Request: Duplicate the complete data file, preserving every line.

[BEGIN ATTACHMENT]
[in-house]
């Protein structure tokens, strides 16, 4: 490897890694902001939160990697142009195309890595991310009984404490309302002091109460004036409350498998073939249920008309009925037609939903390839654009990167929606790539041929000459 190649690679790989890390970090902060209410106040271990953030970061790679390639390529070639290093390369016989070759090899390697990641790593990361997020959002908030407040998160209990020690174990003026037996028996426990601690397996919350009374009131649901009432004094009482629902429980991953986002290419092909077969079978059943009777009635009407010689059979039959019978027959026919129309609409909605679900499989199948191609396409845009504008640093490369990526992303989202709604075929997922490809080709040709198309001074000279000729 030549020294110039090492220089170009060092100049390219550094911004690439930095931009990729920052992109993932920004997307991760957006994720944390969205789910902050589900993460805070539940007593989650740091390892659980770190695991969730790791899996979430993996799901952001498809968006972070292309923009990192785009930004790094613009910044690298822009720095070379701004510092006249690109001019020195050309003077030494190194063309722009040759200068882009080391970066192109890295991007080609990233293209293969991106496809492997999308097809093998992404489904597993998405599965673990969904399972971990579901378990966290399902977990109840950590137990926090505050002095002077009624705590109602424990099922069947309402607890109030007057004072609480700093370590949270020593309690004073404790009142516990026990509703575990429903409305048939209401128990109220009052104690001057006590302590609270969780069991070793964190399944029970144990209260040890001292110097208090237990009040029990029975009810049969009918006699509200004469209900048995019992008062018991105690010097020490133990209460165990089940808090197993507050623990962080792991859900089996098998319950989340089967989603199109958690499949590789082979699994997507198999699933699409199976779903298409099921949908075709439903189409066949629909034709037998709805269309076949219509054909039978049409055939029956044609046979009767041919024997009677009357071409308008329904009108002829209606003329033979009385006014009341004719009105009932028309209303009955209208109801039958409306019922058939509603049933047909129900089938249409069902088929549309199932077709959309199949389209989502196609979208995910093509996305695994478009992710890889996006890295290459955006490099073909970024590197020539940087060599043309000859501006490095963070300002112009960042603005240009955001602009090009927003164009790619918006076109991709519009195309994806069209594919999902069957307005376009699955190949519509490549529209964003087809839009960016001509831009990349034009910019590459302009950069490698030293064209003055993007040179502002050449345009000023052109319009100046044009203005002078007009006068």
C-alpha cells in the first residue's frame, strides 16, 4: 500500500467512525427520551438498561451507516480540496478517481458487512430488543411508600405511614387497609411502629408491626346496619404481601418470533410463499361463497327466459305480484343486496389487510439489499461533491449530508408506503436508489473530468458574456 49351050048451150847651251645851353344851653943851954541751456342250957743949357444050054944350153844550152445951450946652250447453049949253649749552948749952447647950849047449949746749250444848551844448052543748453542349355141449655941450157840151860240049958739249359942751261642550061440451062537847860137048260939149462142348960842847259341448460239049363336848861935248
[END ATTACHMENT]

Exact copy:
[in-house]
């Protein structure tokens, strides 16, 4: 490897890694902001939160990697142009195309890595991310009984404490309302002091109460004036409350498998073939249920008309009925037609939903390839654009990167929606790539041929000459 190649690679790989890390970090902060209410106040271990953030970061790679390639390529070639290093390369016989070759090899390697990641790593990361997020959002908030407040998160209990020690174990003026037996028996426990601690397996919350009374009131649901009432004094009482629902429980991953986002290419092909077969079978059943009777009635009407010689059979039959019978027959026919129309609409909605679900499989199948191609396409845009504008640093490369990526992303989202709604075929997922490809080709040709198309001074000279000729 030549020294110039090492220089170009060092100049390219550094911004690439930095931009990729920052992109993932920004997307991760957006994720944390969205789910902050589900993460805070539940007593989650740091390892659980770190695991969730790791899996979430993996799901952001498809968006972070292309923009990192785009930004790094613009910044690298822009720095070379701004510092006249690109001019020195050309003077030494190194063309722009040759200068882009080391970066192109890295991007080609990233293209293969991106496809492997999308097809093998992404489904597993998405599965673990969904399972971990579901378990966290399902977990109840950590137990926090505050002095002077009624705590109602424990099922069947309402607890109030007057004072609480700093370590949270020593309690004073404790009142516990026990509703575990429903409305048939209401128990109220009052104690001057006590302590609270969780069991070793964190399944029970144990209260040890001292110097208090237990009040029990029975009810049969009918006699509200004469209900048995019992008062018991105690010097020490133990209460165990089940808090197993507050623990962080792991859900089996098998319950989340089967989603199109958690499949590789082979699994997507198999699933699409199976779903298409099921949908075709439903189409066949629909034709037998709805269309076949219509054909039978049409055939029956044609046979009767041919024997009677009357071409308008329904009108002829209606003329033979009385006014009341004719009105009932028309209303009955209208109801039958409306019922058939509603049933047909129900089938249409069902088929549309199932077709959309199949389209989502196609979208995910093509996305695994478009992710890889996006890295290459955006490099073909970024590197020539940087060599043309000859501006490095963070300002112009960042603005240009955001602009090009927003164009790619918006076109991709519009195309994806069209594919999902069957307005376009699955190949519509490549529209964003087809839009960016001509831009990349034009910019590459302009950069490698030293064209003055993007040179502002050449345009000023052109319009100046044009203005002078007009006068």
C-alpha cells in the first residue's frame, strides 16, 4: 500500500467512525427520551438498561451507516480540496478517481458487512430488543411508600405511614387497609411502629408491626346496619404481601418470533410463499361463497327466459305480484343486496389487510439489499461533491449530508408506503436508489473530468458574456 49351050048451150847651251645851353344851653943851954541751456342250957743949357444050054944350153844550152445951450946652250447453049949253649749552948749952447647950849047449949746749250444848551844448052543748453542349355141449655941450157840151860240049958739249359942751261642550061440451062537847860137048260939149462142348960842847259341448460239049363336848861935248